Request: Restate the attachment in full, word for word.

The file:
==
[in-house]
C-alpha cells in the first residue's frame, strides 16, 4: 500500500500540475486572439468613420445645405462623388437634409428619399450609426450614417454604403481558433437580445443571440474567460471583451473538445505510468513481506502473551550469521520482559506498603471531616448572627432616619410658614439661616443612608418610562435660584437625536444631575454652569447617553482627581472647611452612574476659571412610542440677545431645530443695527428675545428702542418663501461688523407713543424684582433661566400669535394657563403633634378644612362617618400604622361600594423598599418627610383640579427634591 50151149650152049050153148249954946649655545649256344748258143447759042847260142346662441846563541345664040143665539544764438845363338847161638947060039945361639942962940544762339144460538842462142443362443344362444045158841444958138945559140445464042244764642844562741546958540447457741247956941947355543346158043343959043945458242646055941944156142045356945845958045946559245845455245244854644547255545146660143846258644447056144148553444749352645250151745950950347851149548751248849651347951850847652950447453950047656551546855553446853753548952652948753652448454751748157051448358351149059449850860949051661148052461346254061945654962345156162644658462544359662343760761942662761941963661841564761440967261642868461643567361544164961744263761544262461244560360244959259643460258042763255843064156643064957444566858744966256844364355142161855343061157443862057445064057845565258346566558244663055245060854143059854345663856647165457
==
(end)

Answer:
[in-house]
C-alpha cells in the first residue's frame, strides 16, 4: 500500500500540475486572439468613420445645405462623388437634409428619399450609426450614417454604403481558433437580445443571440474567460471583451473538445505510468513481506502473551550469521520482559506498603471531616448572627432616619410658614439661616443612608418610562435660584437625536444631575454652569447617553482627581472647611452612574476659571412610542440677545431645530443695527428675545428702542418663501461688523407713543424684582433661566400669535394657563403633634378644612362617618400604622361600594423598599418627610383640579427634591 50151149650152049050153148249954946649655545649256344748258143447759042847260142346662441846563541345664040143665539544764438845363338847161638947060039945361639942962940544762339144460538842462142443362443344362444045158841444958138945559140445464042244764642844562741546958540447457741247956941947355543346158043343959043945458242646055941944156142045356945845958045946559245845455245244854644547255545146660143846258644447056144148553444749352645250151745950950347851149548751248849651347951850847652950447453950047656551546855553446853753548952652948753652448454751748157051448358351149059449850860949051661148052461346254061945654962345156162644658462544359662343760761942662761941963661841564761440967261642868461643567361544164961744263761544262461244560360244959259643460258042763255843064156643064957444566858744966256844364355142161855343061157443862057445064057845565258346566558244663055245060854143059854345663856647165457